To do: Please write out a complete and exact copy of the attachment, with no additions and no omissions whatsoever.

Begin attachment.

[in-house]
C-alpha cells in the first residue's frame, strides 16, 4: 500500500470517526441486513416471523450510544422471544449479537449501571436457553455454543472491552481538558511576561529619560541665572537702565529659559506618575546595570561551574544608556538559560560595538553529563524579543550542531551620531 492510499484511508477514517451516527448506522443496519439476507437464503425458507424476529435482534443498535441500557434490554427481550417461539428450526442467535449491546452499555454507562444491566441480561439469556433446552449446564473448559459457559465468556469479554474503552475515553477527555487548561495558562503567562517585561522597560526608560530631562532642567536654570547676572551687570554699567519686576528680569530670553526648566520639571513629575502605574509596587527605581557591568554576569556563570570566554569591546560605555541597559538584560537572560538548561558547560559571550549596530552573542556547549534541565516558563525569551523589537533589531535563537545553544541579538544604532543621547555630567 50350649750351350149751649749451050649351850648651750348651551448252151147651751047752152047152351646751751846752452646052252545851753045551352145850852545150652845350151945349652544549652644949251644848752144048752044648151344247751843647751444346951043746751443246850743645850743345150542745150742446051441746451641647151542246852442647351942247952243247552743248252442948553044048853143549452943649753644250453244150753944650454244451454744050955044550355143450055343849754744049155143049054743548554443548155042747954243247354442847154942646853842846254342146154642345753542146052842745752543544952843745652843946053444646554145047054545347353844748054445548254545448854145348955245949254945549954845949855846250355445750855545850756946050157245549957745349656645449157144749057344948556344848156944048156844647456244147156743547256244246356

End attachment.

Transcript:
[in-house]
C-alpha cells in the first residue's frame, strides 16, 4: 500500500470517526441486513416471523450510544422471544449479537449501571436457553455454543472491552481538558511576561529619560541665572537702565529659559506618575546595570561551574544608556538559560560595538553529563524579543550542531551620531 492510499484511508477514517451516527448506522443496519439476507437464503425458507424476529435482534443498535441500557434490554427481550417461539428450526442467535449491546452499555454507562444491566441480561439469556433446552449446564473448559459457559465468556469479554474503552475515553477527555487548561495558562503567562517585561522597560526608560530631562532642567536654570547676572551687570554699567519686576528680569530670553526648566520639571513629575502605574509596587527605581557591568554576569556563570570566554569591546560605555541597559538584560537572560538548561558547560559571550549596530552573542556547549534541565516558563525569551523589537533589531535563537545553544541579538544604532543621547555630567 50350649750351350149751649749451050649351850648651750348651551448252151147651751047752152047152351646751751846752452646052252545851753045551352145850852545150652845350151945349652544549652644949251644848752144048752044648151344247751843647751444346951043746751443246850743645850743345150542745150742446051441746451641647151542246852442647351942247952243247552743248252442948553044048853143549452943649753644250453244150753944650454244451454744050955044550355143450055343849754744049155143049054743548554443548155042747954243247354442847154942646853842846254342146154642345753542146052842745752543544952843745652843946053444646554145047054545347353844748054445548254545448854145348955245949254945549954845949855846250355445750855545850756946050157245549957745349656645449157144749057344948556344848156944048156844647456244147156743547256244246356